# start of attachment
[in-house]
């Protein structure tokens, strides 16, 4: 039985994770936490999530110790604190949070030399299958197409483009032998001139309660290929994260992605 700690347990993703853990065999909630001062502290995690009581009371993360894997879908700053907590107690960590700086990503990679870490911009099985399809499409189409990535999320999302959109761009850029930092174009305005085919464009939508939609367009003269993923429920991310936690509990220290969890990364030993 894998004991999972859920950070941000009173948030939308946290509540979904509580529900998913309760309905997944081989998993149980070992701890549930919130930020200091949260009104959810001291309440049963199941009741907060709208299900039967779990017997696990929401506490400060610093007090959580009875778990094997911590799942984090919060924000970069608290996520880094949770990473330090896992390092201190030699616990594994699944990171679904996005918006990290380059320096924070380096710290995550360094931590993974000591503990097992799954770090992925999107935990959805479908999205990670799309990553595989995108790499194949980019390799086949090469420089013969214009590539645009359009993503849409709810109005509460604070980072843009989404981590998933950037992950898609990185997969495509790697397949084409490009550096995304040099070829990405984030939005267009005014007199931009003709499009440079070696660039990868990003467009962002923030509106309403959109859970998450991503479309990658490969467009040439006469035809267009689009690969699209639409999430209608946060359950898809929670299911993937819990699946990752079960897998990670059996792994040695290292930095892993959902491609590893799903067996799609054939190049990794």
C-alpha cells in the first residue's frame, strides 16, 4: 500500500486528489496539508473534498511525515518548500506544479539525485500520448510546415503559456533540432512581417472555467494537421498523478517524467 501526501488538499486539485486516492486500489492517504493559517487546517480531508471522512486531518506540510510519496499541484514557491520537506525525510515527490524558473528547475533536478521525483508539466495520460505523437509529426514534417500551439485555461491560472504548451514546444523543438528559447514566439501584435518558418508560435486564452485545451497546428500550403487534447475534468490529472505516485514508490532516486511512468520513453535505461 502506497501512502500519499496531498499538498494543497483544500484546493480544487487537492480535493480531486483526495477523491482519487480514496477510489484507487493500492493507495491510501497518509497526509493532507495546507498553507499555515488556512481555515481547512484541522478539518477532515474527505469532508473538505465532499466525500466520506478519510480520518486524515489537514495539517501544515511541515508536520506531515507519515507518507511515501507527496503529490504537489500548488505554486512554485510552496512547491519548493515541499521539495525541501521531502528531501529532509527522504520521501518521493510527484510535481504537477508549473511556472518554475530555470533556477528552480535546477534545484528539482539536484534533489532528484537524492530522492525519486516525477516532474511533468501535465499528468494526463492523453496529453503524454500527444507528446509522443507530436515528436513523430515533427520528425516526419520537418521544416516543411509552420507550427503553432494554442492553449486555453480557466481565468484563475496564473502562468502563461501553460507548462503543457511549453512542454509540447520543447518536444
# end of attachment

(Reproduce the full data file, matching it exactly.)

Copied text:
[in-house]
């Protein structure tokens, strides 16, 4: 039985994770936490999530110790604190949070030399299958197409483009032998001139309660290929994260992605 700690347990993703853990065999909630001062502290995690009581009371993360894997879908700053907590107690960590700086990503990679870490911009099985399809499409189409990535999320999302959109761009850029930092174009305005085919464009939508939609367009003269993923429920991310936690509990220290969890990364030993 894998004991999972859920950070941000009173948030939308946290509540979904509580529900998913309760309905997944081989998993149980070992701890549930919130930020200091949260009104959810001291309440049963199941009741907060709208299900039967779990017997696990929401506490400060610093007090959580009875778990094997911590799942984090919060924000970069608290996520880094949770990473330090896992390092201190030699616990594994699944990171679904996005918006990290380059320096924070380096710290995550360094931590993974000591503990097992799954770090992925999107935990959805479908999205990670799309990553595989995108790499194949980019390799086949090469420089013969214009590539645009359009993503849409709810109005509460604070980072843009989404981590998933950037992950898609990185997969495509790697397949084409490009550096995304040099070829990405984030939005267009005014007199931009003709499009440079070696660039990868990003467009962002923030509106309403959109859970998450991503479309990658490969467009040439006469035809267009689009690969699209639409999430209608946060359950898809929670299911993937819990699946990752079960897998990670059996792994040695290292930095892993959902491609590893799903067996799609054939190049990794």
C-alpha cells in the first residue's frame, strides 16, 4: 500500500486528489496539508473534498511525515518548500506544479539525485500520448510546415503559456533540432512581417472555467494537421498523478517524467 501526501488538499486539485486516492486500489492517504493559517487546517480531508471522512486531518506540510510519496499541484514557491520537506525525510515527490524558473528547475533536478521525483508539466495520460505523437509529426514534417500551439485555461491560472504548451514546444523543438528559447514566439501584435518558418508560435486564452485545451497546428500550403487534447475534468490529472505516485514508490532516486511512468520513453535505461 502506497501512502500519499496531498499538498494543497483544500484546493480544487487537492480535493480531486483526495477523491482519487480514496477510489484507487493500492493507495491510501497518509497526509493532507495546507498553507499555515488556512481555515481547512484541522478539518477532515474527505469532508473538505465532499466525500466520506478519510480520518486524515489537514495539517501544515511541515508536520506531515507519515507518507511515501507527496503529490504537489500548488505554486512554485510552496512547491519548493515541499521539495525541501521531502528531501529532509527522504520521501518521493510527484510535481504537477508549473511556472518554475530555470533556477528552480535546477534545484528539482539536484534533489532528484537524492530522492525519486516525477516532474511533468501535465499528468494526463492523453496529453503524454500527444507528446509522443507530436515528436513523430515533427520528425516526419520537418521544416516543411509552420507550427503553432494554442492553449486555453480557466481565468484563475496564473502562468502563461501553460507548462503543457511549453512542454509540447520543447518536444